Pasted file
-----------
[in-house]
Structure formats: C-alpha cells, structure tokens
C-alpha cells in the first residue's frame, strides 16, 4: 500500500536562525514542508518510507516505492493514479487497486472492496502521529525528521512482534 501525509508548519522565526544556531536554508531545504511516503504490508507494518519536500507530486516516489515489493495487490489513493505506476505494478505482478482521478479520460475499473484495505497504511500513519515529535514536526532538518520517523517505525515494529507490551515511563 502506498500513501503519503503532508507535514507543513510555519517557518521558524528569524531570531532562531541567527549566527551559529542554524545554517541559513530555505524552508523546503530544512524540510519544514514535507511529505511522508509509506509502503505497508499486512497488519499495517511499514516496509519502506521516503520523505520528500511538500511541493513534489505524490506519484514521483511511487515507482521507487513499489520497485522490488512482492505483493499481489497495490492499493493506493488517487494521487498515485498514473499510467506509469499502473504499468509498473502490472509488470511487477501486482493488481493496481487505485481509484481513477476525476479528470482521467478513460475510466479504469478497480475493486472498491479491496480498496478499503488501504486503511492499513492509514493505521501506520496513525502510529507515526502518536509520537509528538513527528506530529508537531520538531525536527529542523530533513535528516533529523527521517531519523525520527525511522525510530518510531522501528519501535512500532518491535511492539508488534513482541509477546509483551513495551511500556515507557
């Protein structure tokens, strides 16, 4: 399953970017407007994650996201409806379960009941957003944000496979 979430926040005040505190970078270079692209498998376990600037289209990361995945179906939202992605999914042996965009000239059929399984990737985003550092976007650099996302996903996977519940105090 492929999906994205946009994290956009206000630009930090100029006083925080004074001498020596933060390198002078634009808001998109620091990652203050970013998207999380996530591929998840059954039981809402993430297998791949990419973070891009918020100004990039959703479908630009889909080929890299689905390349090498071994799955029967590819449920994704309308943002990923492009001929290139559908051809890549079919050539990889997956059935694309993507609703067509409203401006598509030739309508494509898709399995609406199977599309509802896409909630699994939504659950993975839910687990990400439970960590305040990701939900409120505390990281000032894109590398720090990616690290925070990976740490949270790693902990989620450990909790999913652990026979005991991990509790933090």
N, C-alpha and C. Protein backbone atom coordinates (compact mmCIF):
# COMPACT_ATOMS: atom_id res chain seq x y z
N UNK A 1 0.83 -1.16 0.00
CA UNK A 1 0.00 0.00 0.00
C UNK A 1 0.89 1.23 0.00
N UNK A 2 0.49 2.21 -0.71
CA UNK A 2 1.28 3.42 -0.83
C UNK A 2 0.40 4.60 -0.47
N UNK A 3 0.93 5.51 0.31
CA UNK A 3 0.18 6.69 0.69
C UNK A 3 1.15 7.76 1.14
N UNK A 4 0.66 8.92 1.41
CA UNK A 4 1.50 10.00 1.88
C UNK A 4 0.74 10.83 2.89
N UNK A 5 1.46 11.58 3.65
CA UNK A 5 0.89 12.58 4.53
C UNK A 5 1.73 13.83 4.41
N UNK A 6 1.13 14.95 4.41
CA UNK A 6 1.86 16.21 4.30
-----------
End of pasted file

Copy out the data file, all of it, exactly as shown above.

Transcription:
[in-house]
Structure formats: C-alpha cells, structure tokens
C-alpha cells in the first residue's frame, strides 16, 4: 500500500536562525514542508518510507516505492493514479487497486472492496502521529525528521512482534 501525509508548519522565526544556531536554508531545504511516503504490508507494518519536500507530486516516489515489493495487490489513493505506476505494478505482478482521478479520460475499473484495505497504511500513519515529535514536526532538518520517523517505525515494529507490551515511563 502506498500513501503519503503532508507535514507543513510555519517557518521558524528569524531570531532562531541567527549566527551559529542554524545554517541559513530555505524552508523546503530544512524540510519544514514535507511529505511522508509509506509502503505497508499486512497488519499495517511499514516496509519502506521516503520523505520528500511538500511541493513534489505524490506519484514521483511511487515507482521507487513499489520497485522490488512482492505483493499481489497495490492499493493506493488517487494521487498515485498514473499510467506509469499502473504499468509498473502490472509488470511487477501486482493488481493496481487505485481509484481513477476525476479528470482521467478513460475510466479504469478497480475493486472498491479491496480498496478499503488501504486503511492499513492509514493505521501506520496513525502510529507515526502518536509520537509528538513527528506530529508537531520538531525536527529542523530533513535528516533529523527521517531519523525520527525511522525510530518510531522501528519501535512500532518491535511492539508488534513482541509477546509483551513495551511500556515507557
């Protein structure tokens, strides 16, 4: 399953970017407007994650996201409806379960009941957003944000496979 979430926040005040505190970078270079692209498998376990600037289209990361995945179906939202992605999914042996965009000239059929399984990737985003550092976007650099996302996903996977519940105090 492929999906994205946009994290956009206000630009930090100029006083925080004074001498020596933060390198002078634009808001998109620091990652203050970013998207999380996530591929998840059954039981809402993430297998791949990419973070891009918020100004990039959703479908630009889909080929890299689905390349090498071994799955029967590819449920994704309308943002990923492009001929290139559908051809890549079919050539990889997956059935694309993507609703067509409203401006598509030739309508494509898709399995609406199977599309509802896409909630699994939504659950993975839910687990990400439970960590305040990701939900409120505390990281000032894109590398720090990616690290925070990976740490949270790693902990989620450990909790999913652990026979005991991990509790933090």
N, C-alpha and C. Protein backbone atom coordinates (compact mmCIF):
# COMPACT_ATOMS: atom_id res chain seq x y z
N UNK A 1 0.83 -1.16 0.00
CA UNK A 1 0.00 0.00 0.00
C UNK A 1 0.89 1.23 0.00
N UNK A 2 0.49 2.21 -0.71
CA UNK A 2 1.28 3.42 -0.83
C UNK A 2 0.40 4.60 -0.47
N UNK A 3 0.93 5.51 0.31
CA UNK A 3 0.18 6.69 0.69
C UNK A 3 1.15 7.76 1.14
N UNK A 4 0.66 8.92 1.41
CA UNK A 4 1.50 10.00 1.88
C UNK A 4 0.74 10.83 2.89
N UNK A 5 1.46 11.58 3.65
CA UNK A 5 0.89 12.58 4.53
C UNK A 5 1.73 13.83 4.41
N UNK A 6 1.13 14.95 4.41
CA UNK A 6 1.86 16.21 4.30